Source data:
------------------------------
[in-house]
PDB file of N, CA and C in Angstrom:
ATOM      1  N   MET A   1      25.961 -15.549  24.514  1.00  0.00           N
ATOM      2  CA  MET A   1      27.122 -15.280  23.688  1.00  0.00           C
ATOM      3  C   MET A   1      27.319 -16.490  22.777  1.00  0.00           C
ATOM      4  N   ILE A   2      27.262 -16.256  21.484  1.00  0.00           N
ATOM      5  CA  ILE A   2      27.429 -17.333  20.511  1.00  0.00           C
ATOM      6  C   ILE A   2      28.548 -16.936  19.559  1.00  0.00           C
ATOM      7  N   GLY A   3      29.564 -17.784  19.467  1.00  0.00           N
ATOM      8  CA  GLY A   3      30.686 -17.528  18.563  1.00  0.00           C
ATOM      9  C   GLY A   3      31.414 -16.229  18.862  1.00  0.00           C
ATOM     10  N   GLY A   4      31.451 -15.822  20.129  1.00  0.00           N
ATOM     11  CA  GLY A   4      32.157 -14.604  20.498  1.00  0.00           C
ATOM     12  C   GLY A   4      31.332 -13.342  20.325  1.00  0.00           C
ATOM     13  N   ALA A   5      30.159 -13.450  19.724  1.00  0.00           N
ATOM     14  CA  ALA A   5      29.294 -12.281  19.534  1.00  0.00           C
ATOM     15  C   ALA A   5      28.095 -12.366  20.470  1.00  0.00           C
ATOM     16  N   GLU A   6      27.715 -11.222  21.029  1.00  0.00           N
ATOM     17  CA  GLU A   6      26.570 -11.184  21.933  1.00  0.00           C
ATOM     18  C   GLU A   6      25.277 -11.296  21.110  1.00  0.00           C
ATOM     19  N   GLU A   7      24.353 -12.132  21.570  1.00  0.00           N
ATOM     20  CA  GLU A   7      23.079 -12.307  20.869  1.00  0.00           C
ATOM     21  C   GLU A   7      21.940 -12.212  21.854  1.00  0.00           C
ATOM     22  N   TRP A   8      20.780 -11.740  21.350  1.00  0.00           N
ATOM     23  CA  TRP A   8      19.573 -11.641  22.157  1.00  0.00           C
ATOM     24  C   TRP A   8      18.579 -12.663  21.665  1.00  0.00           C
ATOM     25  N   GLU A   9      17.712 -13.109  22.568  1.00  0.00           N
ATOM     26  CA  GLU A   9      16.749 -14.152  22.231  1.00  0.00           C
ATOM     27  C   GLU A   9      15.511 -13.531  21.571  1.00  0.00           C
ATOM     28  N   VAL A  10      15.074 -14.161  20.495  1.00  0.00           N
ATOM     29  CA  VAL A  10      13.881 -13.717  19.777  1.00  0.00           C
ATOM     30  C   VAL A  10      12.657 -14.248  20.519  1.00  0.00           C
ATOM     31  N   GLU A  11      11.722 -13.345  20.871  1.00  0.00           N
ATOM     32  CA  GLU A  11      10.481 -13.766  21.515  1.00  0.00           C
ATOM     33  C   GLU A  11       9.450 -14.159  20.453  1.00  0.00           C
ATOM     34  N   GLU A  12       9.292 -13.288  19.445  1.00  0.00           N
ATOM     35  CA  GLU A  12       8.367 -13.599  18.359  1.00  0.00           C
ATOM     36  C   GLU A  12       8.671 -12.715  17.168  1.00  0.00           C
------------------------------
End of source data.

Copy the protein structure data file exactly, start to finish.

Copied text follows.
[in-house]
PDB file of N, CA and C in Angstrom:
ATOM      1  N   MET A   1      25.961 -15.549  24.514  1.00  0.00           N
ATOM      2  CA  MET A   1      27.122 -15.280  23.688  1.00  0.00           C
ATOM      3  C   MET A   1      27.319 -16.490  22.777  1.00  0.00           C
ATOM      4  N   ILE A   2      27.262 -16.256  21.484  1.00  0.00           N
ATOM      5  CA  ILE A   2      27.429 -17.333  20.511  1.00  0.00           C
ATOM      6  C   ILE A   2      28.548 -16.936  19.559  1.00  0.00           C
ATOM      7  N   GLY A   3      29.564 -17.784  19.467  1.00  0.00           N
ATOM      8  CA  GLY A   3      30.686 -17.528  18.563  1.00  0.00           C
ATOM      9  C   GLY A   3      31.414 -16.229  18.862  1.00  0.00           C
ATOM     10  N   GLY A   4      31.451 -15.822  20.129  1.00  0.00           N
ATOM     11  CA  GLY A   4      32.157 -14.604  20.498  1.00  0.00           C
ATOM     12  C   GLY A   4      31.332 -13.342  20.325  1.00  0.00           C
ATOM     13  N   ALA A   5      30.159 -13.450  19.724  1.00  0.00           N
ATOM     14  CA  ALA A   5      29.294 -12.281  19.534  1.00  0.00           C
ATOM     15  C   ALA A   5      28.095 -12.366  20.470  1.00  0.00           C
ATOM     16  N   GLU A   6      27.715 -11.222  21.029  1.00  0.00           N
ATOM     17  CA  GLU A   6      26.570 -11.184  21.933  1.00  0.00           C
ATOM     18  C   GLU A   6      25.277 -11.296  21.110  1.00  0.00           C
ATOM     19  N   GLU A   7      24.353 -12.132  21.570  1.00  0.00           N
ATOM     20  CA  GLU A   7      23.079 -12.307  20.869  1.00  0.00           C
ATOM     21  C   GLU A   7      21.940 -12.212  21.854  1.00  0.00           C
ATOM     22  N   TRP A   8      20.780 -11.740  21.350  1.00  0.00           N
ATOM     23  CA  TRP A   8      19.573 -11.641  22.157  1.00  0.00           C
ATOM     24  C   TRP A   8      18.579 -12.663  21.665  1.00  0.00           C
ATOM     25  N   GLU A   9      17.712 -13.109  22.568  1.00  0.00           N
ATOM     26  CA  GLU A   9      16.749 -14.152  22.231  1.00  0.00           C
ATOM     27  C   GLU A   9      15.511 -13.531  21.571  1.00  0.00           C
ATOM     28  N   VAL A  10      15.074 -14.161  20.495  1.00  0.00           N
ATOM     29  CA  VAL A  10      13.881 -13.717  19.777  1.00  0.00           C
ATOM     30  C   VAL A  10      12.657 -14.248  20.519  1.00  0.00           C
ATOM     31  N   GLU A  11      11.722 -13.345  20.871  1.00  0.00           N
ATOM     32  CA  GLU A  11      10.481 -13.766  21.515  1.00  0.00           C
ATOM     33  C   GLU A  11       9.450 -14.159  20.453  1.00  0.00           C
ATOM     34  N   GLU A  12       9.292 -13.288  19.445  1.00  0.00           N
ATOM     35  CA  GLU A  12       8.367 -13.599  18.359  1.00  0.00           C
ATOM     36  C   GLU A  12       8.671 -12.715  17.168  1.00  0.00           C